The Key issues....where the contenders stand
FORMING AN OPPOSITION Mr Nesbitt would not withdraw from Government without funding and resources being made available. He wants a referendum on the issue, despite DUP and Sinn Fein opposition to the proposal.
UNIONIST UNITY A soft no to co-operation with the DUP. A Nesbitt-led party would end its current talks with the DUP. He does not want the parties to merge and hopes to force the DUP out of Government. Still, he doesn’t entirely rule out co-operation at election time.
SECTARIANISM Mike Nesbitt wants to build a unionism that can appeal to all. He supports sharing between Catholic and Protestant schools |as a first step on the way to his objective of a single, integrated education system.
VISION FOR THE PARTY He compares it to a business where the profit is power. His main aim is to improve internal cohesion by “breaking down silos” between elected representatives and bodies like the Young Unionists and constituency associations.
DAVID MCNARRY (The Ulster Unionist MLA who was suspended yesterday). Mr Nesbitt and Mr McNarry, who stand in the same constituency, do not get on or see eye to eye politically. However, Mr Nesbitt says he is prepared to leave disciplining him to the party officers.
FORMING AN OPPOSITION If he wins the UUP will leave the Executive this Monday and immediately form an official opposition in the Assembly. The UUP’s |solitary minister, Danny Kennedy in Regional Development, would be asked to resign.
UNIONIST UNITY A very hard no to unionist unity. Mr McCallister opposes any form of electoral co-operation or unity talks with the DUP. He wants to take them on from the opposition benches and offer the voters an alternative Government at the next election.
SECTARIANISM John McCallister supports sharing between the two communities in schools. He wants to “normalise politics and move away from the sectarianism of ‘them and us’”. He hopes to attract Catholic voters.
VISION FOR THE PARTY His stated aim is “to restore self-confidence in the party and remain unashamedly independent of the DUP”. He also wants to “appeal to the past agreement generation” and move elections away from the border issue.
DAVID MCNARRY (The Ulster Unionist MLA who was suspended yesterday). If Mr McCallister wins he had pledged there would be “no way back” for the rebel MLA. This candidate would like to expel Mr McNarry from the party for attacks he made on Tom Elliott, the current leader, on radio.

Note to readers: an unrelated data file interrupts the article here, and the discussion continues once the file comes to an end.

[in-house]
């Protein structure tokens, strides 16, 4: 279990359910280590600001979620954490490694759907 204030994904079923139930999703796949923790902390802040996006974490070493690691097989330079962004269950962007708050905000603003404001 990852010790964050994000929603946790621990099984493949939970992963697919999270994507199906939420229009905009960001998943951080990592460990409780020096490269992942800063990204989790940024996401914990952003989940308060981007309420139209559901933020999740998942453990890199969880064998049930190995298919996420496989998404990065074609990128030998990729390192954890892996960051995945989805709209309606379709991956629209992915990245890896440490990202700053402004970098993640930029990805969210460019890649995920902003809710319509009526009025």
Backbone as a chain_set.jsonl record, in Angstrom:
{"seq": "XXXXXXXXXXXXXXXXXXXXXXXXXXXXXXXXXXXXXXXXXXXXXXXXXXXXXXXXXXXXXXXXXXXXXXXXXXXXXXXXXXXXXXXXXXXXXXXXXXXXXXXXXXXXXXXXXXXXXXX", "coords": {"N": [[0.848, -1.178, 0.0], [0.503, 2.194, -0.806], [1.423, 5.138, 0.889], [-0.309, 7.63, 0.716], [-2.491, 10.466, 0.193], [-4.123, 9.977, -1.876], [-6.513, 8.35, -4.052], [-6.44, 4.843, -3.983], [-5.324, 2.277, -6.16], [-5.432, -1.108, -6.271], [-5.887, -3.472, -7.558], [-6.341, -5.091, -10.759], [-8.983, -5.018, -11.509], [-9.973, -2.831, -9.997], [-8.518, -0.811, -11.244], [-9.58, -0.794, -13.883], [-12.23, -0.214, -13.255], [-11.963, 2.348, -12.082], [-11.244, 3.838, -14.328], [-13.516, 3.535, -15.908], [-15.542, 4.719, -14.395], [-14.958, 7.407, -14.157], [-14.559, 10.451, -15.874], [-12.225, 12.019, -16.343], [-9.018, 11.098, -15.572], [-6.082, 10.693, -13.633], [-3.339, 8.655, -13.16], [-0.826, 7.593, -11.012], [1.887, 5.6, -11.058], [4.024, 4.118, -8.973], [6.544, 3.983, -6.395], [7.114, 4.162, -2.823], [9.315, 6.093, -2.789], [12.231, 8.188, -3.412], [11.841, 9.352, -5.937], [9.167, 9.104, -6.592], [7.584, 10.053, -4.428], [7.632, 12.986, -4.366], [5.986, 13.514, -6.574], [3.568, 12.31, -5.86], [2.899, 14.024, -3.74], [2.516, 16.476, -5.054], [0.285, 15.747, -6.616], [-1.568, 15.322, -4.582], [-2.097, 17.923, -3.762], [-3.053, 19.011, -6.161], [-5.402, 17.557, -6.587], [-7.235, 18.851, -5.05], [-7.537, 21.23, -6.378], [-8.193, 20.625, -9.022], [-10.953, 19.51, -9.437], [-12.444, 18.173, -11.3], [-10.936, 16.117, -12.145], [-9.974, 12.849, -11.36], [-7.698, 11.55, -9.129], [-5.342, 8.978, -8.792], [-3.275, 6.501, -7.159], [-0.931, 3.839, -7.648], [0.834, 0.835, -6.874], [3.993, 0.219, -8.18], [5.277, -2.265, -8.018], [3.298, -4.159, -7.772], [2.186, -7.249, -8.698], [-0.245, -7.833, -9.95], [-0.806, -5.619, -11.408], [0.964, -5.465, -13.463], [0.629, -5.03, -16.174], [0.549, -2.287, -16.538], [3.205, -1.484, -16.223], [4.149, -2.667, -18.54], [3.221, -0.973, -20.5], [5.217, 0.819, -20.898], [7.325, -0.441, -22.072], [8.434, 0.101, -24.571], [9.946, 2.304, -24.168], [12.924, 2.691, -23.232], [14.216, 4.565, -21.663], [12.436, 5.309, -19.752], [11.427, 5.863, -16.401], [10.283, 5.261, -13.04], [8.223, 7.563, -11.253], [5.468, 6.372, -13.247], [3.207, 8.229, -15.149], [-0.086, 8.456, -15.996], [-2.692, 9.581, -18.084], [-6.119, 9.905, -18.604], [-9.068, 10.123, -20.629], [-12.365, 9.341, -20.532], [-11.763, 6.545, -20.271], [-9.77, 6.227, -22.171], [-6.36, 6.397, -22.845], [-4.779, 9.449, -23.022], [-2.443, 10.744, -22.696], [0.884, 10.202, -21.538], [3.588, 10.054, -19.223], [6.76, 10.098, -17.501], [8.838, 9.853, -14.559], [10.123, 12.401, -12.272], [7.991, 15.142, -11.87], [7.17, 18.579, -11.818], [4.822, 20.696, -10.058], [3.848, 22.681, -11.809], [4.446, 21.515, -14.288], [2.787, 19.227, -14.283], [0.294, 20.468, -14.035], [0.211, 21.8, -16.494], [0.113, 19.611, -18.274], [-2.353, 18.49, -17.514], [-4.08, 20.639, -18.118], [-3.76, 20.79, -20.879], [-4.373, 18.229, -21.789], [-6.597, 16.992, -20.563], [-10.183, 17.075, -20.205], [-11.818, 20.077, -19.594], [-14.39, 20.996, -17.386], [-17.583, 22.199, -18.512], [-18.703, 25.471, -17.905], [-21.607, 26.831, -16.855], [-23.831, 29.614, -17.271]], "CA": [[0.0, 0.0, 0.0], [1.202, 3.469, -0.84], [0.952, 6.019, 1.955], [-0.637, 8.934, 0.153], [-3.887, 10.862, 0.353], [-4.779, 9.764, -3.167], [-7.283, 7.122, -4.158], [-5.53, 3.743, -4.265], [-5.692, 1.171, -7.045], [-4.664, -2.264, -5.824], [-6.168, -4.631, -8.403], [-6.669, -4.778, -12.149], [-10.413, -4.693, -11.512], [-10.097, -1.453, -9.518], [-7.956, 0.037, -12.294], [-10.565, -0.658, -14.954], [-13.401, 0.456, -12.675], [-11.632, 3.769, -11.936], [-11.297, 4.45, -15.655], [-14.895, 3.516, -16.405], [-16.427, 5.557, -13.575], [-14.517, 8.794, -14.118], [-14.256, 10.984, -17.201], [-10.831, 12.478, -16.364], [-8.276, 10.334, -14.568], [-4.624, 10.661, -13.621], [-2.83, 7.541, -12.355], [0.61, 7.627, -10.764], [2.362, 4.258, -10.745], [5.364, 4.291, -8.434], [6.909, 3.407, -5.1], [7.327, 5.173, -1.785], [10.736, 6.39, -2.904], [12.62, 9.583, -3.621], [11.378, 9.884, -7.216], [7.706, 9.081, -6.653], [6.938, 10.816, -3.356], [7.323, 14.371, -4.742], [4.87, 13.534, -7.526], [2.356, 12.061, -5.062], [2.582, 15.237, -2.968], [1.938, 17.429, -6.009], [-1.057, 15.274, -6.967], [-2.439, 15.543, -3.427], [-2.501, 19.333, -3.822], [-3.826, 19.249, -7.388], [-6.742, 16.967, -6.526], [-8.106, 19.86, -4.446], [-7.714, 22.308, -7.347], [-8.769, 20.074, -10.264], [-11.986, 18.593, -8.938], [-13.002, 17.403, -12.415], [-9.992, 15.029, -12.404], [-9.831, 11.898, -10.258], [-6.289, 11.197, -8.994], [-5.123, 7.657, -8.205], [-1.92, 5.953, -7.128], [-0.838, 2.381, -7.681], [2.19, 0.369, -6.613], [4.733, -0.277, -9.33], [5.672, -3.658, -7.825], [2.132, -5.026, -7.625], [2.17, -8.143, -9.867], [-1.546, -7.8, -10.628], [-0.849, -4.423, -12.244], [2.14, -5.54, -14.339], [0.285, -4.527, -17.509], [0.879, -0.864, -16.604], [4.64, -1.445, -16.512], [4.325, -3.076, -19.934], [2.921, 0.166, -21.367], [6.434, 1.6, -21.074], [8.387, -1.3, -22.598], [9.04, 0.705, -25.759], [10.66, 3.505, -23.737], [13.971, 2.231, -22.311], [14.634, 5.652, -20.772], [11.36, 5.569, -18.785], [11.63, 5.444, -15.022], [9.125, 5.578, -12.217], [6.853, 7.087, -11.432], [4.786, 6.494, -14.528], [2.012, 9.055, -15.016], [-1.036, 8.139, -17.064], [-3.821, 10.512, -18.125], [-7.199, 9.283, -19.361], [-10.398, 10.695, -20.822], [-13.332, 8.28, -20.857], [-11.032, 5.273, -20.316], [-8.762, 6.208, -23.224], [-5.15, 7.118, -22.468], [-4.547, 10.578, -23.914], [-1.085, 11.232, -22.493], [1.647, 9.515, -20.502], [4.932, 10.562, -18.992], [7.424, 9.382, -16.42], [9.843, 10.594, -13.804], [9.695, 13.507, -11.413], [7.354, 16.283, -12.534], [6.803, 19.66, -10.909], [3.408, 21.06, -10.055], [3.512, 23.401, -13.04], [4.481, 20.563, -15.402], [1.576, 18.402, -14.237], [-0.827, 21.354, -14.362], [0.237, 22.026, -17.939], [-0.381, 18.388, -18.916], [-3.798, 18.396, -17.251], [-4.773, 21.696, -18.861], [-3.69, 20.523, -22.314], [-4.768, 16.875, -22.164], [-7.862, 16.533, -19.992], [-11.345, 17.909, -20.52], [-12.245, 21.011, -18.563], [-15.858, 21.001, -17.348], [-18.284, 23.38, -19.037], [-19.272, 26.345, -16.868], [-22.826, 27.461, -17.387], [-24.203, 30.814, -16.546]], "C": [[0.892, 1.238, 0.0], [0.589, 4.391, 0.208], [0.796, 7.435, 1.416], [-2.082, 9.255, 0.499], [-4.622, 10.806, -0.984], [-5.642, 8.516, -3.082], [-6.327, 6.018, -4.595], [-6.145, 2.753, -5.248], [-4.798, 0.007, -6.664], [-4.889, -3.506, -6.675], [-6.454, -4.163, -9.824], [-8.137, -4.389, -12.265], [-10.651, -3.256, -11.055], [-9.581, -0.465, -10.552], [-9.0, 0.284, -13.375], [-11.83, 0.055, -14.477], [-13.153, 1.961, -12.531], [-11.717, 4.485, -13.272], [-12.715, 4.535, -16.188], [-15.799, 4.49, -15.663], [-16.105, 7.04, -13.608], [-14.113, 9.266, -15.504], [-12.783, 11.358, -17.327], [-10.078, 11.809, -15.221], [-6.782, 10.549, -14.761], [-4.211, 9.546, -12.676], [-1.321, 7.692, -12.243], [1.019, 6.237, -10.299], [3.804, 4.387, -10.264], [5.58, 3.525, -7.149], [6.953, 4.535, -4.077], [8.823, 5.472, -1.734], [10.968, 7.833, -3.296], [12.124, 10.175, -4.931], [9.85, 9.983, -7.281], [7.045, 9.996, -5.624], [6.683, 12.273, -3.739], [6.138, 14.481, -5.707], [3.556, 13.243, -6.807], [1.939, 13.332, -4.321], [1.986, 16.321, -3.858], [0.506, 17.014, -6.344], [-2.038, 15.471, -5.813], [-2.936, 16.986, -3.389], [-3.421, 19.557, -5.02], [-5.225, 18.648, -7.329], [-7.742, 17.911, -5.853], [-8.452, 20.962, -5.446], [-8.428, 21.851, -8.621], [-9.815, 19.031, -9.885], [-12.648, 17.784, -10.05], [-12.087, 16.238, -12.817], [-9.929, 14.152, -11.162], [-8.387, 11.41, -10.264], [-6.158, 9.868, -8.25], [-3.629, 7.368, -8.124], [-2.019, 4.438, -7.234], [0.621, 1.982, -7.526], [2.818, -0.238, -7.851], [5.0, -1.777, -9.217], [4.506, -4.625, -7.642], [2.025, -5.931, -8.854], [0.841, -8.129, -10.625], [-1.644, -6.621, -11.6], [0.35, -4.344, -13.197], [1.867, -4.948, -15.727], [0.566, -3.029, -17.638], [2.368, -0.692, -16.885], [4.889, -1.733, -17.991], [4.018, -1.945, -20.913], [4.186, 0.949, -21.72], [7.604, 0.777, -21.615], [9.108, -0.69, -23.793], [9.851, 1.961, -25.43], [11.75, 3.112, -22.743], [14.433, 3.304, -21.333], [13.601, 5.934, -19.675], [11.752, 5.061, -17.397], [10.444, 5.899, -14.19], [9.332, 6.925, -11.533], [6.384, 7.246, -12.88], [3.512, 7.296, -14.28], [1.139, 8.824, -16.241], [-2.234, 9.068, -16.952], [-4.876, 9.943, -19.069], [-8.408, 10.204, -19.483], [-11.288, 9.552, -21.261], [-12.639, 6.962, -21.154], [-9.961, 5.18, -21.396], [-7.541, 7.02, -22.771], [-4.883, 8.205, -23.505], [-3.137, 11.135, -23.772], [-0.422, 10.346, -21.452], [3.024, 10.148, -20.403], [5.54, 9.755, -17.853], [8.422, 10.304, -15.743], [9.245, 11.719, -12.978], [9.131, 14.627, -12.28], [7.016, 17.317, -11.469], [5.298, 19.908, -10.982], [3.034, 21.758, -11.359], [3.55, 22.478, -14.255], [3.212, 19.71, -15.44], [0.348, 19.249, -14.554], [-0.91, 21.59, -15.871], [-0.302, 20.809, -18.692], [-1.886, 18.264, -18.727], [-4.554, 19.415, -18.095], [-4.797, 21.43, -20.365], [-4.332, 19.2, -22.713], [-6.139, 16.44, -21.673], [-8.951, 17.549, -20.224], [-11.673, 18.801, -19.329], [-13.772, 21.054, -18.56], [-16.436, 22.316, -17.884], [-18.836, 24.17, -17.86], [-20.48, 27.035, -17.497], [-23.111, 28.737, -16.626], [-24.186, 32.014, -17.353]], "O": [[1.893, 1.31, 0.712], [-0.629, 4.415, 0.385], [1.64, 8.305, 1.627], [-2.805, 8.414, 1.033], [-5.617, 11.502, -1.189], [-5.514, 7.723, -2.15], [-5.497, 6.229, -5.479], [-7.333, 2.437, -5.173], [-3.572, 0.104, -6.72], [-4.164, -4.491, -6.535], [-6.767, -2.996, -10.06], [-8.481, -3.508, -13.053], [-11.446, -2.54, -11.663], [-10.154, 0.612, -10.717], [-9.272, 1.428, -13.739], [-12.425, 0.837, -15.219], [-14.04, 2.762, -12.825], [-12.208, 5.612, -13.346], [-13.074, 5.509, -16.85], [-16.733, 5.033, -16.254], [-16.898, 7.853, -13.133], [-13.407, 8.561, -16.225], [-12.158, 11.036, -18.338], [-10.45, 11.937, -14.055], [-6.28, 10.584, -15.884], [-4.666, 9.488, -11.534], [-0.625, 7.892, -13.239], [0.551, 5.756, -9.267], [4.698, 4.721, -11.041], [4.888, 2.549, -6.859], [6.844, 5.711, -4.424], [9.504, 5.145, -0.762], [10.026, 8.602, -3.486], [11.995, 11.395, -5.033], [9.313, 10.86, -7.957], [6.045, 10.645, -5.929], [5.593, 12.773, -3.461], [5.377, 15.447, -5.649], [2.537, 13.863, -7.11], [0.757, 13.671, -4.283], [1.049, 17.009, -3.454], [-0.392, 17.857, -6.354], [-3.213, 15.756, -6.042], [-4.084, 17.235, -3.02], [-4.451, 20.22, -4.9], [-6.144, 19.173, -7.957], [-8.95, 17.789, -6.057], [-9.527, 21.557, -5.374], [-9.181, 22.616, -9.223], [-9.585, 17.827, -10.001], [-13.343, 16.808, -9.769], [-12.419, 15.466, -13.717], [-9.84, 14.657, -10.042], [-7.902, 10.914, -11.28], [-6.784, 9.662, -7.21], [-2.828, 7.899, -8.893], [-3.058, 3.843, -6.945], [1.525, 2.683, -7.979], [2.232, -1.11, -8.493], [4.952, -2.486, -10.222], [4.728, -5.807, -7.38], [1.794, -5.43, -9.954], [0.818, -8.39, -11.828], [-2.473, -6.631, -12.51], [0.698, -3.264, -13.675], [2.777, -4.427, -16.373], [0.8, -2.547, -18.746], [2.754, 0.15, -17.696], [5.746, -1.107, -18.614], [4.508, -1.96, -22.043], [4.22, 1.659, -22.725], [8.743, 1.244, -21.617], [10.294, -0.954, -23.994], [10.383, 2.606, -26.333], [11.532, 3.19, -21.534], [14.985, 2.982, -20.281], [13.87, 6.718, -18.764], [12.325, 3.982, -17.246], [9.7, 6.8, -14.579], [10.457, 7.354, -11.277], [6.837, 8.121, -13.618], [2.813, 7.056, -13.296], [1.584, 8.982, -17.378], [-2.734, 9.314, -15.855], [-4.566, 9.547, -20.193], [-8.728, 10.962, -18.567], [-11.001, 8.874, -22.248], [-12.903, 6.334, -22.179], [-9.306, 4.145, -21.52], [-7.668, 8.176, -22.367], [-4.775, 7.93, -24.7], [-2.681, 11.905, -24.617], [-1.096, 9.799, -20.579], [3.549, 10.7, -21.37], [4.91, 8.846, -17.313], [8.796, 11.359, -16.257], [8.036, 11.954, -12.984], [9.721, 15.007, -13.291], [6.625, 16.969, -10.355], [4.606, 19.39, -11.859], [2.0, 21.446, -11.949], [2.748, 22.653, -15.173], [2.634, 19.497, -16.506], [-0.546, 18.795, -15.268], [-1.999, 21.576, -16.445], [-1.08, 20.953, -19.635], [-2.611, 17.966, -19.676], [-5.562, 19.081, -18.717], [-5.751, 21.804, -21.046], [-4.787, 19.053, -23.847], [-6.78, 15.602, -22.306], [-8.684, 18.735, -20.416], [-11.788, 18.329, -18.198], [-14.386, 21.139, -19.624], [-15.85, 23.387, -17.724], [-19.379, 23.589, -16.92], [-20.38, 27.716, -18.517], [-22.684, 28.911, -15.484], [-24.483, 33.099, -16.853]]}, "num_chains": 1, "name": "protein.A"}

The final statements
‘This isn’t a quick fix, but we need more coherence’
On the eve of the election, I would like to thank all those members intending to accept the responsibility of voting tomorrow.
It is a critical decision that they will make. It is a decision not about where the Assembly Group of MLAs go on Monday morning, but where the whole party is going to be in five and 10 years’ time.
If it is me, I would like to lead through at least two election cycles, and leave the party with the welcome headache of choosing a successor from a whole pool of talent, men and women. Succession planning would be a key performance indicator of my leadership.
The main ‘KPIs’ are the electoral successes, without which we cannot serve the people and deliver our policies.
My main targets are: more councillors in local government; an enhanced vote in the European elections; and re-taking the Office of the First Minister of the Northern Ireland Executive.
There is no quick fix, and the only big idea is hard work. We need to find greater cohesion among our members and offer the public greater coherence in what we say.
We need better policies, better communicated and a better organisation, better resourced.
That is what I offer. It is in the hands of the membership. I shall serve as directed.
‘Time is not on our side. We must embrace change’
I am proud to be in a position to ask the party for support tomorrow.
Now is the time to lead for real change — to change Northern Ireland’s politics for the better and to change the fortunes of our party for the better.
As an organisation time is not on our side. We must embrace change. I need help to achieve this.
I have endeavoured to present a clear and definitive vision for this party. Structures put in place in 1998 have done their job. We have supplied capable ministers to the Executive, but we need to think anew.
Opposition lies at the heart of this election. Without an opposition, Stormont becomes a cosy club for politicians. In the absence of a constructive, positive opposition role for this party, we remain beholden to others.
But my leadership will be based around more than this. My politics is based on principles which lie at the heart of our party.
This year marks the centenary of the signing of the Ulster Covenant. The Covenant enshrines progressive and liberal values — civil and religious freedom, equal citizenship in the UK, and social and economic progress. As leader I will be unashamed in ensuring that progressive liberal values again shape who we are and what we do as a party.
I pledge to stand up for the UUP. I will build on our achievements and set a course that regains our political influence and reinvigorates the electorate.
Together we can lead real change.